Mission
Junkyard!
Junkyard: Jen's emails
Junkyard: Info
Incorporation
Types of Cities
Tax Free Cities
Calendar
Politician Contacts
Contact Us
Roster
Bylaws
Meeting Minutes
Archive: Old Incorp Notes
Archive: Tex-Mix Permit
Archive: Comments to TCEQ
Archive: Questions to TCEQ
Archive: Get a T-shirt
Archive: Tex-Mix meeting
Archive: Letter Writing
Archive: TCEQ Letter
Archive: Request Help
Archive: FOIA Request
Archive: TCEQ Contacts
Archive: TCEQ
Archive: CCH Request
Archive: CCH Results
Archive: Discussion Board






e-mail me


Tyes of Cities


 

From the Texas Municipal League’s “Handbook for Mayor’s and Councilmembers”  http://www.tml.org/pub_handbooks Chapter 1 https://www.tml.org/Handbook-M&C/Chapter1.pdf  :

 “There are two categories of cities in Texas: home rule and general law. Home rule cities are larger cities. Any city over 5,000 inhabitants in which the citizens have adopted a home rule charter is a home rule city.” 

A General Law city. 

“General law cities operate under one of two forms of government: aldermanic or commission. [Type B, aldermanic form, has] a “board of aldermen’’ and includes six members (a mayor and five aldermen), all of whom are elected at-large.  … The [Type C, commission, form uses a] “board of commissioners” and always consists of a mayor and two commissioners. No other elective officers are required. … The city manager plan can be adopted in any general law city.”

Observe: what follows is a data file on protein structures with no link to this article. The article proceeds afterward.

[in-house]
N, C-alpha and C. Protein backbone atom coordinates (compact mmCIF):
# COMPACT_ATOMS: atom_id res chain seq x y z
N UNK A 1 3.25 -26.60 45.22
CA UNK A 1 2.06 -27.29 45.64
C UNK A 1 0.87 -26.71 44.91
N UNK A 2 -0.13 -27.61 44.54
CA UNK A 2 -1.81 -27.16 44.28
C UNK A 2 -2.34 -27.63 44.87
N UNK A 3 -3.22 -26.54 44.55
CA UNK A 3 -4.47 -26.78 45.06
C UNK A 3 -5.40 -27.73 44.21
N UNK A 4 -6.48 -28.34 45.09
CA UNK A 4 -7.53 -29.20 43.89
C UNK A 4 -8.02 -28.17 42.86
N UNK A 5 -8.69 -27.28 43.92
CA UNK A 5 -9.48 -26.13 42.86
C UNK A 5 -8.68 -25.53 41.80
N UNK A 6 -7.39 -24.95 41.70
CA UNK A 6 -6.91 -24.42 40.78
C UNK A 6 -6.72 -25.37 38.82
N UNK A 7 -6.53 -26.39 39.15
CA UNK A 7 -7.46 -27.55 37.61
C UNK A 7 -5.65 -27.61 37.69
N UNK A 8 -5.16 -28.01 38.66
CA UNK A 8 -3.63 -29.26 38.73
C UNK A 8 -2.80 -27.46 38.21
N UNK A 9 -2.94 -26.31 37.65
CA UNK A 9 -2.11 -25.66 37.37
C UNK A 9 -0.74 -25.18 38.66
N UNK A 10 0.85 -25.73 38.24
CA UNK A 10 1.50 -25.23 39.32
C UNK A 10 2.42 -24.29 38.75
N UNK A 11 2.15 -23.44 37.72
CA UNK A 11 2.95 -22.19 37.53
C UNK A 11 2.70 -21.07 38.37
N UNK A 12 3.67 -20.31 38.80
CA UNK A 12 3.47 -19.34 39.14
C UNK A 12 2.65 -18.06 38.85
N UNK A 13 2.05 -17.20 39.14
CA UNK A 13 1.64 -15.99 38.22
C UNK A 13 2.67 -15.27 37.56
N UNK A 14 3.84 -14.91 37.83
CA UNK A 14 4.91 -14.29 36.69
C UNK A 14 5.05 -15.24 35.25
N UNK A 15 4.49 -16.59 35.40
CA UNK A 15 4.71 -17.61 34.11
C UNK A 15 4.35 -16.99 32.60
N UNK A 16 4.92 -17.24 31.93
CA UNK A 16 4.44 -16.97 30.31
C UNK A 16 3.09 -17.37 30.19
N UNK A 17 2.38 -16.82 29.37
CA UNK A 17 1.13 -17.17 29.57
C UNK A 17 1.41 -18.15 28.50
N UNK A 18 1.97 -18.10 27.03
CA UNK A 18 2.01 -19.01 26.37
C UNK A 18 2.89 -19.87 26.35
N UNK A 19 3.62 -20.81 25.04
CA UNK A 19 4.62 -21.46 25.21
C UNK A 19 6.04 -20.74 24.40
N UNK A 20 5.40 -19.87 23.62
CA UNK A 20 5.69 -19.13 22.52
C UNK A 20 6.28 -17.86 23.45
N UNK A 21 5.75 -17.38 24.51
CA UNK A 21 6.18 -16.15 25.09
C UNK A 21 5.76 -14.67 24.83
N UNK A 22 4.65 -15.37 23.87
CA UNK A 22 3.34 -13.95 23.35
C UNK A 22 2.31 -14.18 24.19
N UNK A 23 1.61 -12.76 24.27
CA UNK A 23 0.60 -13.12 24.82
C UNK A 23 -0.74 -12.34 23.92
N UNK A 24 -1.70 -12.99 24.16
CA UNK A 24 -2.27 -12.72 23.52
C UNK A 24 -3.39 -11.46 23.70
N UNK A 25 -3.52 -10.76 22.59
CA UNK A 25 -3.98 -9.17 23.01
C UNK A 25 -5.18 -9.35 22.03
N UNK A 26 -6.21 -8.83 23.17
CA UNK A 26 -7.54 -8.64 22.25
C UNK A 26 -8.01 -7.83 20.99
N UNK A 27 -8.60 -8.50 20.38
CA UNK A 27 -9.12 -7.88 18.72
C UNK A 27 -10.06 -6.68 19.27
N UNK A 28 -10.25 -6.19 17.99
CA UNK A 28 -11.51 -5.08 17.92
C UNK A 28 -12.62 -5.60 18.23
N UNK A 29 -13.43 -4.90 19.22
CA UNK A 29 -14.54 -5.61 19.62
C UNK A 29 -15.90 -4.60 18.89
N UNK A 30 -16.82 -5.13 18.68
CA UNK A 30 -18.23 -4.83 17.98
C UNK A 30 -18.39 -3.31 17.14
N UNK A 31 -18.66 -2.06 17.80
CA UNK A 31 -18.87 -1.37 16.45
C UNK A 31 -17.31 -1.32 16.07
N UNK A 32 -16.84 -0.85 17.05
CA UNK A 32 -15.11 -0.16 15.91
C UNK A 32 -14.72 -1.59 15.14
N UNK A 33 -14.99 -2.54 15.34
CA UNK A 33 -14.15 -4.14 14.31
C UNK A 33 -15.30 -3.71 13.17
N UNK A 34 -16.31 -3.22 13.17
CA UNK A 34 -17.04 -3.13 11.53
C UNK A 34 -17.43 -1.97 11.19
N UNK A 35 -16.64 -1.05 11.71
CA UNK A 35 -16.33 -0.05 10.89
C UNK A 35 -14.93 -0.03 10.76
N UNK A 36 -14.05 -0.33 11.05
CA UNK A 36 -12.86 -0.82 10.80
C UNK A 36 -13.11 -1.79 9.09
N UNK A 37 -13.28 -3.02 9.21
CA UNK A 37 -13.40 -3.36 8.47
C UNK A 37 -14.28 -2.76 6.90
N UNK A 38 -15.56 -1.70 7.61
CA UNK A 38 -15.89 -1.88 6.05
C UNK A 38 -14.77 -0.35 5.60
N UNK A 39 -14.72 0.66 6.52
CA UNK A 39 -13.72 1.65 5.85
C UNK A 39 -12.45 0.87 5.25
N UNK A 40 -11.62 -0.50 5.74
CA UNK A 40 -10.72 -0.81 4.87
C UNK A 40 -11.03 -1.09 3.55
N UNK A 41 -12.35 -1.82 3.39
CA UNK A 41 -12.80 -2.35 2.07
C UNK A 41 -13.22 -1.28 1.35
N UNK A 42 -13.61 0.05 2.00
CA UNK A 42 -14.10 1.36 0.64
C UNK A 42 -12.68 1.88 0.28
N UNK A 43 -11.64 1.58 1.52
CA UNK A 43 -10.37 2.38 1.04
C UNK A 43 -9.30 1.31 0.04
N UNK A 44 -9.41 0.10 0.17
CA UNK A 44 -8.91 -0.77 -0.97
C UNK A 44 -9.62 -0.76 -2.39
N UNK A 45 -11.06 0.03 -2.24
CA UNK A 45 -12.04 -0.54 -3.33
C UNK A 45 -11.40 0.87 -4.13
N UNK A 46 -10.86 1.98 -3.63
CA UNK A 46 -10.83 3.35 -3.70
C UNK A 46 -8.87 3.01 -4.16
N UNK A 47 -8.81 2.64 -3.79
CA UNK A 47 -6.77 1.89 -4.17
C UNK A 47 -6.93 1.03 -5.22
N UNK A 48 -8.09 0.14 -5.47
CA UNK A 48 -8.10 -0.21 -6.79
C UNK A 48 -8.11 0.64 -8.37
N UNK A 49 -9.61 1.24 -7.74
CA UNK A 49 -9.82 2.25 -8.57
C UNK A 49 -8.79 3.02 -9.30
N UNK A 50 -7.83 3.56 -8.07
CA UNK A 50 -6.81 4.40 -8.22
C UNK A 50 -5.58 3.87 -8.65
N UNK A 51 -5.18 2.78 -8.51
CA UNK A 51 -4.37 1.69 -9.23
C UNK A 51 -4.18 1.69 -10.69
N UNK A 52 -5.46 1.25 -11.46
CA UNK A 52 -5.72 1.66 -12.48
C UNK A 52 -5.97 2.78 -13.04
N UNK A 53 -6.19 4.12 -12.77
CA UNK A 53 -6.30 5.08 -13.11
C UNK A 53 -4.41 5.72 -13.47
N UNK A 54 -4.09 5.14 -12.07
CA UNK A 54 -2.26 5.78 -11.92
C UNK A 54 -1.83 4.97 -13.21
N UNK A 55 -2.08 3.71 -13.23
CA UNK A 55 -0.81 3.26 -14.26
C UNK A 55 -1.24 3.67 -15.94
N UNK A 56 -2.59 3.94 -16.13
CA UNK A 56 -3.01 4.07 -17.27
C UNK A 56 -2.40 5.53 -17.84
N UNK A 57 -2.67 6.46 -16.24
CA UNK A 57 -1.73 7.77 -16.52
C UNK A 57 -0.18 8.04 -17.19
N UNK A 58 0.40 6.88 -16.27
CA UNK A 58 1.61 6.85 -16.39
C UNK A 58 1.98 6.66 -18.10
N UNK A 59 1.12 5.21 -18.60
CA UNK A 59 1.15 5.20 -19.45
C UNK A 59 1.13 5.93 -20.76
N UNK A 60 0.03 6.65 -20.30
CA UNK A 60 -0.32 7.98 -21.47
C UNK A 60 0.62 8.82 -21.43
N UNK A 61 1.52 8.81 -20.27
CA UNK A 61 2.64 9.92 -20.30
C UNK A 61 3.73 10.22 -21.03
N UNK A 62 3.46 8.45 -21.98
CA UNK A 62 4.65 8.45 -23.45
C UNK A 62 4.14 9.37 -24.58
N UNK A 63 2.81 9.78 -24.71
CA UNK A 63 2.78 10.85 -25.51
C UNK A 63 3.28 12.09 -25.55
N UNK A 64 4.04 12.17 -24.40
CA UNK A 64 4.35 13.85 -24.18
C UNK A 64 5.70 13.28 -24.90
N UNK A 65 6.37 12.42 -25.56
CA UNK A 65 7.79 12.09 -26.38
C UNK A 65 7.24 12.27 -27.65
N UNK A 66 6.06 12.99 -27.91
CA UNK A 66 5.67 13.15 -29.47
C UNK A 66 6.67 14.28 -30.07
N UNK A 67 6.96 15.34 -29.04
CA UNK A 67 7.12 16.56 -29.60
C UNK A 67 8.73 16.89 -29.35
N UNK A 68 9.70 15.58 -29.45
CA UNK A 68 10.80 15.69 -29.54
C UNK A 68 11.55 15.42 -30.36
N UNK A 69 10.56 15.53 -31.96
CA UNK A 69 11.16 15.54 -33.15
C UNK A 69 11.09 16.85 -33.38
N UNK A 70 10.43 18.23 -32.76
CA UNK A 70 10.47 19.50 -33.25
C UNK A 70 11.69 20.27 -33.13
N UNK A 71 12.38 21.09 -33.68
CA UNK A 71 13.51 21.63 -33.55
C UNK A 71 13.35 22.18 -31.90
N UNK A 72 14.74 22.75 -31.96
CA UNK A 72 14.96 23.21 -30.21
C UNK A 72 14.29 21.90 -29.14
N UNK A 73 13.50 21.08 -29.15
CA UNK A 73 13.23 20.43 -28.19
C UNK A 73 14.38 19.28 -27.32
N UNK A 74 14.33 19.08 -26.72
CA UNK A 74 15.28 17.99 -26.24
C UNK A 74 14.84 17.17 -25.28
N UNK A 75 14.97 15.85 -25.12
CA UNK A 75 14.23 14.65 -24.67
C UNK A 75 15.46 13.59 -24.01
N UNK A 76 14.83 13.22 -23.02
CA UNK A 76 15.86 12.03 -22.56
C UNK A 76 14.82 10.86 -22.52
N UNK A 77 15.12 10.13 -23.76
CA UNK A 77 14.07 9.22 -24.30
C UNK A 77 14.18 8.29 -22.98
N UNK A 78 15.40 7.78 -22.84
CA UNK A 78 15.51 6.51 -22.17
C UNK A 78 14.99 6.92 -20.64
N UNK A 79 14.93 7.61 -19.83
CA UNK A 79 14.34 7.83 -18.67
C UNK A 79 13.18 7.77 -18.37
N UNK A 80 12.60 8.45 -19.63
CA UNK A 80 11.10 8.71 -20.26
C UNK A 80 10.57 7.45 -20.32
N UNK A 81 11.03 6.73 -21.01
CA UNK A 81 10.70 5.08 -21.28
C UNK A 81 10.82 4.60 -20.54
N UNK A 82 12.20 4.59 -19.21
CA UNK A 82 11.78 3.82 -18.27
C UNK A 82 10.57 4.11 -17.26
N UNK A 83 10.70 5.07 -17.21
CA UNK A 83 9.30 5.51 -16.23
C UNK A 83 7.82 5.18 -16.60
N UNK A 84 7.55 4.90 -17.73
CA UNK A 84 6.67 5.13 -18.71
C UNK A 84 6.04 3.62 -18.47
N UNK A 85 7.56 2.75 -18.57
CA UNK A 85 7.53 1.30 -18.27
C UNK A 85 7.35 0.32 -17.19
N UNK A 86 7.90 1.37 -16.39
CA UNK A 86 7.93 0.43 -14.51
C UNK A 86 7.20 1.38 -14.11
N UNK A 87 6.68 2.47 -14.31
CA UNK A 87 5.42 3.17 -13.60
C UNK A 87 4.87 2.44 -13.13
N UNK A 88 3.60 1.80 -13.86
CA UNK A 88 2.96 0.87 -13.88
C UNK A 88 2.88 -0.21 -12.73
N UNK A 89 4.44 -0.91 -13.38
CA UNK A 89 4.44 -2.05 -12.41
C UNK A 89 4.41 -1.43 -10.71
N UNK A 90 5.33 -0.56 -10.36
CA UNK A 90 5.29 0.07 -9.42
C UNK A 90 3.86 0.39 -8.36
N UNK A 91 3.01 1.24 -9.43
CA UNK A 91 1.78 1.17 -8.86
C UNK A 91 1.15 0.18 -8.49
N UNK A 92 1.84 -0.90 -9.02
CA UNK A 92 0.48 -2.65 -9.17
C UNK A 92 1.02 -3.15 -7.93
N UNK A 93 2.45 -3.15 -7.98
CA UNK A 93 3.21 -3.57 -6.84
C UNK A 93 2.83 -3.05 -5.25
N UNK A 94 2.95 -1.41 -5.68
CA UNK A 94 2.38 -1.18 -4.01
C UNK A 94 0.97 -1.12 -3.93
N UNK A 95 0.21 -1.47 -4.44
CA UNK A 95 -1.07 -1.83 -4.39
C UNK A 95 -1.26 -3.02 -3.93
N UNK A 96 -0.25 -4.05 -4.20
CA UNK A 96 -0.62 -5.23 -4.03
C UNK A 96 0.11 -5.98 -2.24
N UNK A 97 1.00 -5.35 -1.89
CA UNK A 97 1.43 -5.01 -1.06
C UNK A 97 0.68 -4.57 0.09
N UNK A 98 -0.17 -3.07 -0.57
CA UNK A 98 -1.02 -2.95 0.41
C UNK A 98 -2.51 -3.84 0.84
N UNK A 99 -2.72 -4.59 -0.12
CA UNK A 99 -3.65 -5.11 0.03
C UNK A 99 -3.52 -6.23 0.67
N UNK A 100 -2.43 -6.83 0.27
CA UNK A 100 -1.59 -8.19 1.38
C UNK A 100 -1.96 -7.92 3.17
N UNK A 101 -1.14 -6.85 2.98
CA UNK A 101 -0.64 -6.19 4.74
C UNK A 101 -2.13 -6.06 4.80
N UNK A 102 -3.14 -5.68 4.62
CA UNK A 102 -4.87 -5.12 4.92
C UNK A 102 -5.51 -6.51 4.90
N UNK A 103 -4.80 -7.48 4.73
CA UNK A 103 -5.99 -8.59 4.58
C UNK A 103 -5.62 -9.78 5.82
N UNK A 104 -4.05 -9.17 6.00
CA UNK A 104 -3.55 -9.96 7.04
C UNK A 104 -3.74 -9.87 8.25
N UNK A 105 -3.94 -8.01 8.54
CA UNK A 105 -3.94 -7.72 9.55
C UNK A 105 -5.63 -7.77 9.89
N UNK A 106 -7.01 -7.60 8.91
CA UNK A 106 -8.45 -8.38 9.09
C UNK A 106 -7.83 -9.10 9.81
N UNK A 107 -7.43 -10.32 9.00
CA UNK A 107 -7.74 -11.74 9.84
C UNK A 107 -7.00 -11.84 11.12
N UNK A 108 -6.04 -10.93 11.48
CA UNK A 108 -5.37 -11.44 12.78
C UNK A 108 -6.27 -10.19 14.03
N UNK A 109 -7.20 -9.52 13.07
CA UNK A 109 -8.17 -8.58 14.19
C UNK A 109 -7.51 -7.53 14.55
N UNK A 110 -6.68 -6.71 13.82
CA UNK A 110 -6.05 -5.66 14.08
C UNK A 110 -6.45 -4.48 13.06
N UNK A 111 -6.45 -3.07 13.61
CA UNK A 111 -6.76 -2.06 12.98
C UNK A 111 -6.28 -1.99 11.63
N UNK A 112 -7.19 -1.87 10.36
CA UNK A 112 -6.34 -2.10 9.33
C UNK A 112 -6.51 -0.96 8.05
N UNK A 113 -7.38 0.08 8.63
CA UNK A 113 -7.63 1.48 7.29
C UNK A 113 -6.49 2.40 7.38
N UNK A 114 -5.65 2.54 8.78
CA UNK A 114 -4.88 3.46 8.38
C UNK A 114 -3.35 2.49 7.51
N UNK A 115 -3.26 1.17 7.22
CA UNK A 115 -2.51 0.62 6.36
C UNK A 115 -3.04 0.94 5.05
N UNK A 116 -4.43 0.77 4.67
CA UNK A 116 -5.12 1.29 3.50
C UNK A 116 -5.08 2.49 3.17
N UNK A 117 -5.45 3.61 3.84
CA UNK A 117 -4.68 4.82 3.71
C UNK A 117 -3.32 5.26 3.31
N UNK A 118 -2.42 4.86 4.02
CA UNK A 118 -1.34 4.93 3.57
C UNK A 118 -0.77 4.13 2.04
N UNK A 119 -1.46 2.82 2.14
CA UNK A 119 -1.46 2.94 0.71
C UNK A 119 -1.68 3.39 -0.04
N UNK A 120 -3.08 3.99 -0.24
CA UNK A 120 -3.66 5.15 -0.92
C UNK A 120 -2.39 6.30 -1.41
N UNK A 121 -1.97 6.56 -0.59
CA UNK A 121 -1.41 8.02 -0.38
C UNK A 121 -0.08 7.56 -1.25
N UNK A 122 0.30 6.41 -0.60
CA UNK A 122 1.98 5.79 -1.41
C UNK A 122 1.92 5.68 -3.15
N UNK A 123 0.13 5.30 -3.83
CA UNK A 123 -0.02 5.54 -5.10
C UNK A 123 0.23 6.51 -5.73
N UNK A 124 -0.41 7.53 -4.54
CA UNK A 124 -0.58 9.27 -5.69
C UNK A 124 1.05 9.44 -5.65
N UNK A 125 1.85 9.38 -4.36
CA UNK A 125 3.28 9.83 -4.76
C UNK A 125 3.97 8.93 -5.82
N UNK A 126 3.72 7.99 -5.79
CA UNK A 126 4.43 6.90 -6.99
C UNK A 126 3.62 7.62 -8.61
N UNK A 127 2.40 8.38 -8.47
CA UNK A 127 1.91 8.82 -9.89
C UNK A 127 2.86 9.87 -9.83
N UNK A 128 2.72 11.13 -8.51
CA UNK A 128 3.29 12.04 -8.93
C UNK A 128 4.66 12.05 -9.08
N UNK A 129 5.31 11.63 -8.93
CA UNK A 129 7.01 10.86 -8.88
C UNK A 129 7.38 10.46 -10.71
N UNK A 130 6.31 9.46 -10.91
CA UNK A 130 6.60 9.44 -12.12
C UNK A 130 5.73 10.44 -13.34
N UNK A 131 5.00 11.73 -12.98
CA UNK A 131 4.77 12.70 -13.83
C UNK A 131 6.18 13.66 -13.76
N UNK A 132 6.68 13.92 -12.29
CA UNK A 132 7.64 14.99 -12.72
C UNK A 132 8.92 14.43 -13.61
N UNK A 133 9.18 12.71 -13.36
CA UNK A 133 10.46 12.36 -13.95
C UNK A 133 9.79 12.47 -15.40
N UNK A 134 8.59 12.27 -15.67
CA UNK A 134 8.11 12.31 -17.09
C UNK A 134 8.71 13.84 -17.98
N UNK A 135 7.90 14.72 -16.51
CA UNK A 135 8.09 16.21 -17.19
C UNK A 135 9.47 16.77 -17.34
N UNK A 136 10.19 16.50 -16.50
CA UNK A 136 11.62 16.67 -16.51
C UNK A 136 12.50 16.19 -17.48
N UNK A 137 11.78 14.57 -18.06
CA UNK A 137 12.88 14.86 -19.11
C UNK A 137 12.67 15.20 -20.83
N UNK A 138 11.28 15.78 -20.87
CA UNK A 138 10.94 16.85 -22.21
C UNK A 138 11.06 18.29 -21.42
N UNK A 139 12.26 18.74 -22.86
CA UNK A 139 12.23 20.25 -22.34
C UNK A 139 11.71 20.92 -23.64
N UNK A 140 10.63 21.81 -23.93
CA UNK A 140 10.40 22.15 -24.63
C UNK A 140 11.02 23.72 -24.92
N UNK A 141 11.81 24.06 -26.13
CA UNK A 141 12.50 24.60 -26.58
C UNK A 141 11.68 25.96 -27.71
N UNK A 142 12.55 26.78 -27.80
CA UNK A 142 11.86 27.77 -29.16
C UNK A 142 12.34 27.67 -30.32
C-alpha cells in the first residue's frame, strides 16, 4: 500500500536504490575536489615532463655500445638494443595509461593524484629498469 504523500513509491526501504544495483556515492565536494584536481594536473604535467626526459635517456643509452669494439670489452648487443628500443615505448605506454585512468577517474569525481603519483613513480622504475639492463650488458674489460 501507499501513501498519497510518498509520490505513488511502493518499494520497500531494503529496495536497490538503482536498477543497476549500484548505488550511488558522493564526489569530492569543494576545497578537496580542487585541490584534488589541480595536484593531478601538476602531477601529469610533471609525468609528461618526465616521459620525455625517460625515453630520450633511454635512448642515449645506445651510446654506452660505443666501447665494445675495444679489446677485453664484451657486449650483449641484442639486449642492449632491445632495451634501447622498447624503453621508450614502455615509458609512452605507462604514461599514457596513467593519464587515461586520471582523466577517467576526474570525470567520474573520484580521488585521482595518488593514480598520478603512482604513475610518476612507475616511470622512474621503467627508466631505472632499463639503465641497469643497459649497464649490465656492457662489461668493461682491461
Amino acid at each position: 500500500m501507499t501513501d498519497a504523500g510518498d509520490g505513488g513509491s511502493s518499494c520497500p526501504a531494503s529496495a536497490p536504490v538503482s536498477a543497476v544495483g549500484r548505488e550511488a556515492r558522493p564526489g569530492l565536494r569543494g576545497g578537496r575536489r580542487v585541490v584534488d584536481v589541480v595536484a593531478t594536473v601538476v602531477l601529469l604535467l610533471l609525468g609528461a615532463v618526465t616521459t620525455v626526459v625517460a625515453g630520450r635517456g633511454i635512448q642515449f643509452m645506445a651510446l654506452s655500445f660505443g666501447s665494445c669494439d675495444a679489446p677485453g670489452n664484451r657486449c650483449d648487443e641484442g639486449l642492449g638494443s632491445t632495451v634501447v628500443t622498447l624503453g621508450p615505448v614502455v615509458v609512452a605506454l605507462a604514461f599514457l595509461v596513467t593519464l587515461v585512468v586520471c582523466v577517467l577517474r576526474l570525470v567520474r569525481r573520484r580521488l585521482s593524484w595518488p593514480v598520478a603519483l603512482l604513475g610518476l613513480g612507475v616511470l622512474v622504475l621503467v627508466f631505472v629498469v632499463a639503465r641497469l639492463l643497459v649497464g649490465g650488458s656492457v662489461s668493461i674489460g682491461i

“Most new cities begin as General Law cities under a state law that permits the incorporation of any area containing 201 to 10,000 inhabitants.”

So a new city most likely is a Type B or Type C General Law city depending upon whether the founders think a aldermanic or commission form would serve them better.

“General law city officials occasionally call the Texas Municipal League office to request a copy of their “city charters.  Unlike home rule cities, general law cities do not have charters. The creation of a general law city is documented in its incorporation papers, filed at the county courthouse, which describe when the city was established and its original boundaries.”

Setting the City Limits (boundaries)

Texas law allows unincorporated land to form a city provided the proposed boundary:
  1. Contains at least 200 inhabitants (not voters),
  2. Is no more than 2 square miles in area (not 2 miles square), unless it contains over 2,000 inhabitants, and
  3. A majority of the registered inhabitants vote “yes” to incorporate.

That's it.  Forming (incorporating) a city is the easy part.  Operating the city once it's incorporated is the hard part.